When I think of a food pantry, or the food closet, that staple of community engagement for so many churches and neighborhood organizations, I think of bags or boxes handed to a long line of hardy folks who have braved the cold or the heat to get the help they need to feed their families. Many are what are often tagged as the working poor – men and women who make barely enough to pay the rent, or to cover the cost of getting to and from a minimum-wage job, but not enough to buy a bag of apples or a fresh, cold watermelon to brighten up a hot summer day and feed their hungry kids.
The Food Bank provides food to hundreds of food pantries in communities across central and western Oklahoma. These pantries are run by folks as hard-working and resourceful as the families they serve. They wrote the book on being frugal and turning a little into a lot. For most pantries, handing out boxes or bags of food is fast and efficient and clients are thankful. But pantry personnel began to ask themselves what would happen if families could choose the food they want and need, rather than receive a pre-packed box. They realized the boxes might contain things already in their clients’ kitchens at home, or food they couldn’t eat because of medically restricted diets. The good food they worked so hard to provide might be wasted!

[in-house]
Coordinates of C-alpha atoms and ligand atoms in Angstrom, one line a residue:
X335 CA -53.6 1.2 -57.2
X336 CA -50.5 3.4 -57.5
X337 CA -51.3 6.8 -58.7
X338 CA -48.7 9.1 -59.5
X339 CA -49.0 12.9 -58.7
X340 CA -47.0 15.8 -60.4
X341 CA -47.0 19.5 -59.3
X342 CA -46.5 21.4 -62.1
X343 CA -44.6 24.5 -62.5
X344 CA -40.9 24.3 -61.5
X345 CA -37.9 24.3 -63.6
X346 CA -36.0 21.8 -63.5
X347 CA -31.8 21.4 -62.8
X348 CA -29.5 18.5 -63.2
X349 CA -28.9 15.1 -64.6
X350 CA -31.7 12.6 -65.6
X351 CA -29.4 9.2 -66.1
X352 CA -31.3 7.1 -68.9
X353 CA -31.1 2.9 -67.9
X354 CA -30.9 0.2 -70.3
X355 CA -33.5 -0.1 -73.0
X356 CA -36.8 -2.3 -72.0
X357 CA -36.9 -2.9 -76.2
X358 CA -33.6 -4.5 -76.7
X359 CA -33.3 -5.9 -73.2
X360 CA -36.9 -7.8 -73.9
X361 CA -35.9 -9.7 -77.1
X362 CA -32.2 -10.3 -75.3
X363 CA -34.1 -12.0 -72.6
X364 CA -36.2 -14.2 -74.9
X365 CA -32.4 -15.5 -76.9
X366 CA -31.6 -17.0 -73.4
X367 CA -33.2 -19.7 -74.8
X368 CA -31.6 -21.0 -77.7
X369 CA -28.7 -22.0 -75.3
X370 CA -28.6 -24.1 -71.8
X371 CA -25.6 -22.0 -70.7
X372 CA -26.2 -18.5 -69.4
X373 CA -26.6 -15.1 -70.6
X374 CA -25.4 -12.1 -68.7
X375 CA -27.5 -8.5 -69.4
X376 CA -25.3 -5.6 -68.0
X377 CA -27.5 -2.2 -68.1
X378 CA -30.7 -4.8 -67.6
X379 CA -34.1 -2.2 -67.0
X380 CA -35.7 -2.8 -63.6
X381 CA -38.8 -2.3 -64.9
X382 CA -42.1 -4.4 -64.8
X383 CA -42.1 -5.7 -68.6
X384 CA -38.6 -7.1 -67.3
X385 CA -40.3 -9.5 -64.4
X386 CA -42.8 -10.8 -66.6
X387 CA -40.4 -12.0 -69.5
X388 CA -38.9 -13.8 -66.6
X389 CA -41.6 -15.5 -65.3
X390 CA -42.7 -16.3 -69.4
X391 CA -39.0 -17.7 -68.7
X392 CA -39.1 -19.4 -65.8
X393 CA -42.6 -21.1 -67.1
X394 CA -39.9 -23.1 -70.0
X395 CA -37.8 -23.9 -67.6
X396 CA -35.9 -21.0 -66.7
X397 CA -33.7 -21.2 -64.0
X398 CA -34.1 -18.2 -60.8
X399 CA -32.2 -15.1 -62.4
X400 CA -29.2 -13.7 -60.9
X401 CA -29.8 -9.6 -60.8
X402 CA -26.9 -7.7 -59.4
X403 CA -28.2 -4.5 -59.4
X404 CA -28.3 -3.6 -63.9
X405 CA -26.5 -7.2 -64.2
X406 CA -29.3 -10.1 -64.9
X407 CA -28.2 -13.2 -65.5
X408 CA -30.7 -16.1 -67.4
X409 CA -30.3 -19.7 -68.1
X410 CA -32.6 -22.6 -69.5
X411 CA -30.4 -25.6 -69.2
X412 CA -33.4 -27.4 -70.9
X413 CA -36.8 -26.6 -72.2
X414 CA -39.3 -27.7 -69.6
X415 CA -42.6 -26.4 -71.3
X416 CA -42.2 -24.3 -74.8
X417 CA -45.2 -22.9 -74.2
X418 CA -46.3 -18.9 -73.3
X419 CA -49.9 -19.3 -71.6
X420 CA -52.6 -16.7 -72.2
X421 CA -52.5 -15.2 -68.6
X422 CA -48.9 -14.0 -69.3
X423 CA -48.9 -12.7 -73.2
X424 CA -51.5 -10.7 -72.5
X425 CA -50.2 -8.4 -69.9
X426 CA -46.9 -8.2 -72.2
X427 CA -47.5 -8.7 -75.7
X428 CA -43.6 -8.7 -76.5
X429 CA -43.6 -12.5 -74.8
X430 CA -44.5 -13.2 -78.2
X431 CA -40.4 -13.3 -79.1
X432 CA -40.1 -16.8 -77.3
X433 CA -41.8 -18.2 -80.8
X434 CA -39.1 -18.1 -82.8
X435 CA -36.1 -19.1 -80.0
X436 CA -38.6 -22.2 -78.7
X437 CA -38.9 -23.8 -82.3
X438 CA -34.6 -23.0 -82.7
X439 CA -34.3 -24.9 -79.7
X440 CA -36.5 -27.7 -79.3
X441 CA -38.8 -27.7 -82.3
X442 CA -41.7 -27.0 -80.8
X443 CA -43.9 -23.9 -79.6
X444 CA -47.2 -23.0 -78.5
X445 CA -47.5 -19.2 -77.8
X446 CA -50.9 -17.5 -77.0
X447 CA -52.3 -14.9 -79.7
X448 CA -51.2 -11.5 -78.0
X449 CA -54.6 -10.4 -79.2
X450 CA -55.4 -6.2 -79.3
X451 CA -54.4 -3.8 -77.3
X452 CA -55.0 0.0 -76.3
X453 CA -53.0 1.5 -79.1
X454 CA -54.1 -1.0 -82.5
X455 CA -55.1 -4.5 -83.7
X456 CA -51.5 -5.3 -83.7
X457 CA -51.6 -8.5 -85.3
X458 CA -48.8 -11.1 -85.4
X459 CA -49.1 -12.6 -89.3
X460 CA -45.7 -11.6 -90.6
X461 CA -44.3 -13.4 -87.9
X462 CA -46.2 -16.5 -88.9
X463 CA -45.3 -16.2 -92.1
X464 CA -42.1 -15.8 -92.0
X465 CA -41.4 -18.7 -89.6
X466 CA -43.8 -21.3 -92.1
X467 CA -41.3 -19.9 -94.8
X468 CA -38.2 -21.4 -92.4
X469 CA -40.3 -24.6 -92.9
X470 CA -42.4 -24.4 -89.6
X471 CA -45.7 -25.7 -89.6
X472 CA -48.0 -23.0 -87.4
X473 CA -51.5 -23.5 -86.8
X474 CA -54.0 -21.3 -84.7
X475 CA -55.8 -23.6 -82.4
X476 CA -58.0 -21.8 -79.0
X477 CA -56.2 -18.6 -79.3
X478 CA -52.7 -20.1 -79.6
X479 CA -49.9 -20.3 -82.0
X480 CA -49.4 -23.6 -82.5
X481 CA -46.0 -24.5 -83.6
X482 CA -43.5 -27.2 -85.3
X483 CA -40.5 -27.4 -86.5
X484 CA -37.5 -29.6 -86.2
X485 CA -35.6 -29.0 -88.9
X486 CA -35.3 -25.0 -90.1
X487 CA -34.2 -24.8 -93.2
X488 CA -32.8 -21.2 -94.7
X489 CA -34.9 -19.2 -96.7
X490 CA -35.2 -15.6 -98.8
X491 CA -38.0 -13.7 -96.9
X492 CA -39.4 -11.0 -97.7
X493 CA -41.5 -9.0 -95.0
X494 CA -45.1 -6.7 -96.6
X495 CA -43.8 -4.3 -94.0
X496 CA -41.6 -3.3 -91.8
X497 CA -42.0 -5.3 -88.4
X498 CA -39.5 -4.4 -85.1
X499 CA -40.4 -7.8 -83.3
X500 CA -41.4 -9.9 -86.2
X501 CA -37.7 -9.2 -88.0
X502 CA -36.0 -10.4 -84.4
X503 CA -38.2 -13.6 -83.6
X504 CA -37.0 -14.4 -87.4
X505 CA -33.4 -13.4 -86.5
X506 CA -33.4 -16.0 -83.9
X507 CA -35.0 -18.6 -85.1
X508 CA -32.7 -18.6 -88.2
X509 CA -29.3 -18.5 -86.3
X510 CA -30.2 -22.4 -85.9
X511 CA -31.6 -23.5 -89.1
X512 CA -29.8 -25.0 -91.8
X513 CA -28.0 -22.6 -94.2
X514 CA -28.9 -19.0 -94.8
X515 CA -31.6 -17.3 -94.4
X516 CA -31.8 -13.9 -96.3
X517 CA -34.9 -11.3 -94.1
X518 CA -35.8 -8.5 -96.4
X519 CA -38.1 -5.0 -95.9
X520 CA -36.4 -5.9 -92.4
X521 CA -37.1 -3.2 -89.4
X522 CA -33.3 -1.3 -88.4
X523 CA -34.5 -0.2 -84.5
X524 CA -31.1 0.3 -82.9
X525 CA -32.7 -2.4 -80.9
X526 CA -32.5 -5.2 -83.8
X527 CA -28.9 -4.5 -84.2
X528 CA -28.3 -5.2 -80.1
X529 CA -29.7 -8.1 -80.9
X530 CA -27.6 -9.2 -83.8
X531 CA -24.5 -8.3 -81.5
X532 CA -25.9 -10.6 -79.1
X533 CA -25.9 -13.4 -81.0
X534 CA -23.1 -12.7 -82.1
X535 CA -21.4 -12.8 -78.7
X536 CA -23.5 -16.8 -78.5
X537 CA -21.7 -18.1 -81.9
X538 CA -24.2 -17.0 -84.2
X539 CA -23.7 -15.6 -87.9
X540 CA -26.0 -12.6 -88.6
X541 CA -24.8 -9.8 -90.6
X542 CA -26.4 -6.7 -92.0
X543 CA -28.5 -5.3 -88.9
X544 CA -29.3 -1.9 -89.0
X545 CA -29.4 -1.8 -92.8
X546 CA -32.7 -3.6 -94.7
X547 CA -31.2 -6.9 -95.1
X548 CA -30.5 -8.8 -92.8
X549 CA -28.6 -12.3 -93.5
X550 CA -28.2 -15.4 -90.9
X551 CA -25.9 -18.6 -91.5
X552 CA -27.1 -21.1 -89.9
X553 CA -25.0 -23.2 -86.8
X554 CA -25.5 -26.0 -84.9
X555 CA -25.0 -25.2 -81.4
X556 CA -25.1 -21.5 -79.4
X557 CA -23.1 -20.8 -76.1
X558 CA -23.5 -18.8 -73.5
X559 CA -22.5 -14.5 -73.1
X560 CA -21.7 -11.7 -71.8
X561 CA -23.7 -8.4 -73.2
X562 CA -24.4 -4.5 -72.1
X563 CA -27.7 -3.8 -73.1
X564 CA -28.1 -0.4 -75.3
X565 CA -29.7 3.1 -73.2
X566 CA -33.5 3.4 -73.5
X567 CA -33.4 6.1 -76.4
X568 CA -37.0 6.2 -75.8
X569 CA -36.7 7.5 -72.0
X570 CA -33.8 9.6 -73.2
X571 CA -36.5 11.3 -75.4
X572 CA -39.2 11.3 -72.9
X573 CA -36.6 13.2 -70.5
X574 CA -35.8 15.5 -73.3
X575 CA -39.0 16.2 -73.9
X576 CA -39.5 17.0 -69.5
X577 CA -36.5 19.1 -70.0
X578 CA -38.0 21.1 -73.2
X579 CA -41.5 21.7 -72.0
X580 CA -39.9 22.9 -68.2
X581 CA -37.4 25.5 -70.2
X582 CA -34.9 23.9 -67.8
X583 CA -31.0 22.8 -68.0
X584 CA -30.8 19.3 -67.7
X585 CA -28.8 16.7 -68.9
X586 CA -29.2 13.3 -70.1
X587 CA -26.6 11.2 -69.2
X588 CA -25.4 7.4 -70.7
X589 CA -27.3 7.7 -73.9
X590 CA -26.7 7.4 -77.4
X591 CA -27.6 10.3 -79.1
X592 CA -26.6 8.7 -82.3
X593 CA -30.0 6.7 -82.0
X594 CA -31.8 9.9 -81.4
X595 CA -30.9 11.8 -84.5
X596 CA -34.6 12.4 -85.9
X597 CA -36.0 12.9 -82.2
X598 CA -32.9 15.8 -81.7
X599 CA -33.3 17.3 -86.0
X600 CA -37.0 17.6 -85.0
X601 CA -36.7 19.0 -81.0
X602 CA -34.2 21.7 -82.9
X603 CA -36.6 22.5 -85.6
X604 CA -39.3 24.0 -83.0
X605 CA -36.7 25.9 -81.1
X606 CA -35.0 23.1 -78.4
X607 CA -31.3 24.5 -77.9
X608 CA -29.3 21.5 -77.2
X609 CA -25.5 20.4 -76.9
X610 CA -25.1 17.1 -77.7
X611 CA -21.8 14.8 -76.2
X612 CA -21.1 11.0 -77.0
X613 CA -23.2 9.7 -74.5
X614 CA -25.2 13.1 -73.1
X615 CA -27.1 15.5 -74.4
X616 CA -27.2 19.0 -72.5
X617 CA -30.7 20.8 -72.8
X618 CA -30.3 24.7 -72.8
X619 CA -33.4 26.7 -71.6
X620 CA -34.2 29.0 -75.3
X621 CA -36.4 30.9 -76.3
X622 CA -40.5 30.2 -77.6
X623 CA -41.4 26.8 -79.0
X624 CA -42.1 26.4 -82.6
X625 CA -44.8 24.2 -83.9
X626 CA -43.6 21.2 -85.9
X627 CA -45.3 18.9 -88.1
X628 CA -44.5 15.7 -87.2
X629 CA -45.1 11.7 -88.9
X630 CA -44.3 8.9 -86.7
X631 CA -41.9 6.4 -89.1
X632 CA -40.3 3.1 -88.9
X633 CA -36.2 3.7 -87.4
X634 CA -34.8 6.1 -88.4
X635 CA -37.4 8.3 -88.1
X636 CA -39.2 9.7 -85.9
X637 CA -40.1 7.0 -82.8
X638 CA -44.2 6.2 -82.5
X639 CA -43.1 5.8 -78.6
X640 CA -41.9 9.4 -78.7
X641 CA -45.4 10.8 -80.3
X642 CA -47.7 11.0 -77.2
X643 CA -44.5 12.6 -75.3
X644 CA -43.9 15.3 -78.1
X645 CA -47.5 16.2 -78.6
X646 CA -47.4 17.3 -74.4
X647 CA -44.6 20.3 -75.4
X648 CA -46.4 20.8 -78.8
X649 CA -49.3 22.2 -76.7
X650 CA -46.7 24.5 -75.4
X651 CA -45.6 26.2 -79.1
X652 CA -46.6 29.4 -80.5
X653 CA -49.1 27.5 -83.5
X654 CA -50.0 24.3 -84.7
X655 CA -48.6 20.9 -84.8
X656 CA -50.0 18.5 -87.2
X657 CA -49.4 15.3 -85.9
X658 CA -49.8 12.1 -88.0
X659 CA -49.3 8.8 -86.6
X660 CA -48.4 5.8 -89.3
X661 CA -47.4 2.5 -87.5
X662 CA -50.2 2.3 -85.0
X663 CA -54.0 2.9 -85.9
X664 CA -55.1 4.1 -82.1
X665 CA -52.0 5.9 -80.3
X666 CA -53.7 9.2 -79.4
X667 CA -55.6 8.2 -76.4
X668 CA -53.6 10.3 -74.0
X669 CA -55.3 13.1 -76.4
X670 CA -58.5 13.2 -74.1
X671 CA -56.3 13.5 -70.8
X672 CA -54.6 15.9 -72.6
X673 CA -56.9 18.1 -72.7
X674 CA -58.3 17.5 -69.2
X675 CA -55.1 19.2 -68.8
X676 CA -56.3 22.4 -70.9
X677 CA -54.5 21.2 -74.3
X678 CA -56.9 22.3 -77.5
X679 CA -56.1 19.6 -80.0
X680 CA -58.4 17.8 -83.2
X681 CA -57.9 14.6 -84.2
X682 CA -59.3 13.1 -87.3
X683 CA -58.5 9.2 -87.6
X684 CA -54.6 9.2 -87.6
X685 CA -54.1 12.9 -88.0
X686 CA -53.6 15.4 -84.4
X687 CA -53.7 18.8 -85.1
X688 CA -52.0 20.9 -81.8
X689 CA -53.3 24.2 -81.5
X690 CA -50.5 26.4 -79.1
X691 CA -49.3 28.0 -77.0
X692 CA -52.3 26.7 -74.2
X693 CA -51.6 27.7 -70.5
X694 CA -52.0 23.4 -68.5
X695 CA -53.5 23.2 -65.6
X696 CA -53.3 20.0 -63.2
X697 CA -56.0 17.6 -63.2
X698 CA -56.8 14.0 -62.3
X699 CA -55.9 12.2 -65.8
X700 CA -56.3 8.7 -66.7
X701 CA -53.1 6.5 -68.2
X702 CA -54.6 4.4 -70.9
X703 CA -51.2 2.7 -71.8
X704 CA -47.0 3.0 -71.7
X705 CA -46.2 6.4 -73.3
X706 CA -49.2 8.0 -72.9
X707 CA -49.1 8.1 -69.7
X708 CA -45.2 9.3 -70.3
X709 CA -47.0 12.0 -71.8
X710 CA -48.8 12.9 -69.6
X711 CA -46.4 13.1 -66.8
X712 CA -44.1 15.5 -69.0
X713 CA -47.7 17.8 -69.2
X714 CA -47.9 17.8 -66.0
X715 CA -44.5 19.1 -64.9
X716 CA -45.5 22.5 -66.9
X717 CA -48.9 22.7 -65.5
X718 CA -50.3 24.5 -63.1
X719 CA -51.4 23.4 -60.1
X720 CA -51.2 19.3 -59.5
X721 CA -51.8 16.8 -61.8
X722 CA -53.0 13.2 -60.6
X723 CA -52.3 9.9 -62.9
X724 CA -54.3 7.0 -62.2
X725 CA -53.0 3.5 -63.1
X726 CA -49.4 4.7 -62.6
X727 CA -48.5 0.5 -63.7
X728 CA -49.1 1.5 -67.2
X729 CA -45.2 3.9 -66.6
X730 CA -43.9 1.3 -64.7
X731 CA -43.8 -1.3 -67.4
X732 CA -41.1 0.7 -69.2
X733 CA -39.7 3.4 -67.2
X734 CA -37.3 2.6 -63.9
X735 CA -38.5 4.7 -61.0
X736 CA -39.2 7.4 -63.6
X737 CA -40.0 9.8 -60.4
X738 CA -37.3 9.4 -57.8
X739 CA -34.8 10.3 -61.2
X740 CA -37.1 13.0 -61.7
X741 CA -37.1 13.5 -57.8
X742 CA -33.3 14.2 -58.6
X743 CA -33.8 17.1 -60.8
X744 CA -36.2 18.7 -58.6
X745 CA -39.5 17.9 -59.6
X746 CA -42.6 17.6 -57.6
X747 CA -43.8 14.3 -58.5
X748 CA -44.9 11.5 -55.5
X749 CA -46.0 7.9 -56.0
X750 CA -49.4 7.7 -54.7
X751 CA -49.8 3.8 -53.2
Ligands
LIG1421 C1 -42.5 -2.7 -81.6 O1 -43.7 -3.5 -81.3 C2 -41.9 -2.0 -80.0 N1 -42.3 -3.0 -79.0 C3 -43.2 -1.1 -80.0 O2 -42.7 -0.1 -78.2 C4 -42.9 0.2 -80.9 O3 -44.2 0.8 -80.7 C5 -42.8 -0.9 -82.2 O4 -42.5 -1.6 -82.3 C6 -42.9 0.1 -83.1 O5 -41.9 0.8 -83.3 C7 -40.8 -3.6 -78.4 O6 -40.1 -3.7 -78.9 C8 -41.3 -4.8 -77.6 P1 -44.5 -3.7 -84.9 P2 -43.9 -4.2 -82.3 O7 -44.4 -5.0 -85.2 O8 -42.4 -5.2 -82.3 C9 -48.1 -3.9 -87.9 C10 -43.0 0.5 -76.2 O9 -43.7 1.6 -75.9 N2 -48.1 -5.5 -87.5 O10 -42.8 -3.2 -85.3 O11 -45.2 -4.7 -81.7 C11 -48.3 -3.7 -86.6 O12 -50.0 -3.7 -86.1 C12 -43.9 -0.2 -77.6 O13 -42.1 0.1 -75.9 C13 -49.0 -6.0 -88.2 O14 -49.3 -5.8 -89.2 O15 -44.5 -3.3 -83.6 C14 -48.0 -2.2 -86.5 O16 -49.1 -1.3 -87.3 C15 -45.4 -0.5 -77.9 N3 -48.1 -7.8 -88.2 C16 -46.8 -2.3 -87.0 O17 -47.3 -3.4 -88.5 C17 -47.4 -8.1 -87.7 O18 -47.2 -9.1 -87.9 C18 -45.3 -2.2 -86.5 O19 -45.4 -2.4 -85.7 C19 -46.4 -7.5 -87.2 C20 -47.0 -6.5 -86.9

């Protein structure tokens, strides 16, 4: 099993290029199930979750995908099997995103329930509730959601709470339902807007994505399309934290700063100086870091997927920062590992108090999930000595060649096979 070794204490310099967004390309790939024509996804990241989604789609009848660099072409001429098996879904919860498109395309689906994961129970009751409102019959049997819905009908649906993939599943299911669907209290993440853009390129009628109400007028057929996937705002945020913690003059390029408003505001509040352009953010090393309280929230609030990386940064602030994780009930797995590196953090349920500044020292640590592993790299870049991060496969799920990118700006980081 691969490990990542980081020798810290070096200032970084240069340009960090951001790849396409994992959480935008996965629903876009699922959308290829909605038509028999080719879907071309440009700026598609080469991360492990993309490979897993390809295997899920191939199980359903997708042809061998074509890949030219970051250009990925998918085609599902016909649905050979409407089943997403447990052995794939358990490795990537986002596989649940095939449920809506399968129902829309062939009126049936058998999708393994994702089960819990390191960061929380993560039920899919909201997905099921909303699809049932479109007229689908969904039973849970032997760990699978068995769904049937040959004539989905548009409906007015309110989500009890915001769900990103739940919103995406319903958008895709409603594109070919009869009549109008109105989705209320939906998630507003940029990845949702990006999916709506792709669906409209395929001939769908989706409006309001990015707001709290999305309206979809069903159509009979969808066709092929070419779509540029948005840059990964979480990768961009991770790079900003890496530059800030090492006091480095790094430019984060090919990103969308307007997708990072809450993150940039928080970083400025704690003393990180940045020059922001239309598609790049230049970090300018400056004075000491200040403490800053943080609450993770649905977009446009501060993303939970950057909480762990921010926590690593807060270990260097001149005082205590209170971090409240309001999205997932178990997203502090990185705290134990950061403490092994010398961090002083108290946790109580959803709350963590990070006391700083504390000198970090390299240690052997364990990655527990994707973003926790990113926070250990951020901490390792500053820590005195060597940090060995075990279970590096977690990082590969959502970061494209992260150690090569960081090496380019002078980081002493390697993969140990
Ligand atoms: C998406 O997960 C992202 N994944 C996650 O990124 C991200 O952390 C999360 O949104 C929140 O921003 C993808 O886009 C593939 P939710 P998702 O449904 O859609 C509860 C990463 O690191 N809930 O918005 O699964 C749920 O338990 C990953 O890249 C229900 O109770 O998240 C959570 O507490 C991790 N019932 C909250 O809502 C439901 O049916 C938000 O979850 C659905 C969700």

Many of the Food Bank’s partner food pantries are now blazing a new trail – setting up their pantries, big or small, so that clients can shop for the food they take home. Not only is food no longer wasted, but clients are leaving with huge smiles, expressing their thanks for the opportunity to shop in a dignified, respectful atmosphere.